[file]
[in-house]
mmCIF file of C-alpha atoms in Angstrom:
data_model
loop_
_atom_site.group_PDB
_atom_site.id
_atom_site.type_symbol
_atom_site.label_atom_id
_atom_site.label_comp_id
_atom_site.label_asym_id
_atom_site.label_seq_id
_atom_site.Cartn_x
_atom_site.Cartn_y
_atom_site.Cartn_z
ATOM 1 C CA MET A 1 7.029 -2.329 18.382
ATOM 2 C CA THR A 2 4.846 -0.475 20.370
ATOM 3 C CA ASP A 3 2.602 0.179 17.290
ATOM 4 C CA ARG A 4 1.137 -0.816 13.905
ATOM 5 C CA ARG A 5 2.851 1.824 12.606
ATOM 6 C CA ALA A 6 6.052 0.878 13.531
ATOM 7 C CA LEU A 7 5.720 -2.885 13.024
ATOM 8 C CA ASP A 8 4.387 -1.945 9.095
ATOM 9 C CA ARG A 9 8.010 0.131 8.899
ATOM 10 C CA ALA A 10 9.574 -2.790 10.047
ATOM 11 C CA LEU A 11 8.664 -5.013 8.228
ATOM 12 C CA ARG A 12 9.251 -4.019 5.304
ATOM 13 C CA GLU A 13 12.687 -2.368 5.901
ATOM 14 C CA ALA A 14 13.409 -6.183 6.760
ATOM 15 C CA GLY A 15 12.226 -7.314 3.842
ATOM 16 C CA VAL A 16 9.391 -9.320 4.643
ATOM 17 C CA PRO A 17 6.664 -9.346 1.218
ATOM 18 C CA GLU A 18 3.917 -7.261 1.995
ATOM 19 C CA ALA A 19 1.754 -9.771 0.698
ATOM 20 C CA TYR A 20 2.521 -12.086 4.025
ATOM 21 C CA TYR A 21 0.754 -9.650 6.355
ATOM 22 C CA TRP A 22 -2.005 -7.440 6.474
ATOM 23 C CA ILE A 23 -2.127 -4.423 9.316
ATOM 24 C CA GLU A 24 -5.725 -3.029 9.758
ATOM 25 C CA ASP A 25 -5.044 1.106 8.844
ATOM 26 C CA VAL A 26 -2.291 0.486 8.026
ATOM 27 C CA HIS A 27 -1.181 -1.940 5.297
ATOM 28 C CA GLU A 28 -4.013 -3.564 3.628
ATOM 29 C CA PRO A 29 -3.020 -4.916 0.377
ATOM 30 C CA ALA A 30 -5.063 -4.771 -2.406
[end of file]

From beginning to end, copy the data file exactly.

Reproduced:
[in-house]
mmCIF file of C-alpha atoms in Angstrom:
data_model
loop_
_atom_site.group_PDB
_atom_site.id
_atom_site.type_symbol
_atom_site.label_atom_id
_atom_site.label_comp_id
_atom_site.label_asym_id
_atom_site.label_seq_id
_atom_site.Cartn_x
_atom_site.Cartn_y
_atom_site.Cartn_z
ATOM 1 C CA MET A 1 7.029 -2.329 18.382
ATOM 2 C CA THR A 2 4.846 -0.475 20.370
ATOM 3 C CA ASP A 3 2.602 0.179 17.290
ATOM 4 C CA ARG A 4 1.137 -0.816 13.905
ATOM 5 C CA ARG A 5 2.851 1.824 12.606
ATOM 6 C CA ALA A 6 6.052 0.878 13.531
ATOM 7 C CA LEU A 7 5.720 -2.885 13.024
ATOM 8 C CA ASP A 8 4.387 -1.945 9.095
ATOM 9 C CA ARG A 9 8.010 0.131 8.899
ATOM 10 C CA ALA A 10 9.574 -2.790 10.047
ATOM 11 C CA LEU A 11 8.664 -5.013 8.228
ATOM 12 C CA ARG A 12 9.251 -4.019 5.304
ATOM 13 C CA GLU A 13 12.687 -2.368 5.901
ATOM 14 C CA ALA A 14 13.409 -6.183 6.760
ATOM 15 C CA GLY A 15 12.226 -7.314 3.842
ATOM 16 C CA VAL A 16 9.391 -9.320 4.643
ATOM 17 C CA PRO A 17 6.664 -9.346 1.218
ATOM 18 C CA GLU A 18 3.917 -7.261 1.995
ATOM 19 C CA ALA A 19 1.754 -9.771 0.698
ATOM 20 C CA TYR A 20 2.521 -12.086 4.025
ATOM 21 C CA TYR A 21 0.754 -9.650 6.355
ATOM 22 C CA TRP A 22 -2.005 -7.440 6.474
ATOM 23 C CA ILE A 23 -2.127 -4.423 9.316
ATOM 24 C CA GLU A 24 -5.725 -3.029 9.758
ATOM 25 C CA ASP A 25 -5.044 1.106 8.844
ATOM 26 C CA VAL A 26 -2.291 0.486 8.026
ATOM 27 C CA HIS A 27 -1.181 -1.940 5.297
ATOM 28 C CA GLU A 28 -4.013 -3.564 3.628
ATOM 29 C CA PRO A 29 -3.020 -4.916 0.377
ATOM 30 C CA ALA A 30 -5.063 -4.771 -2.406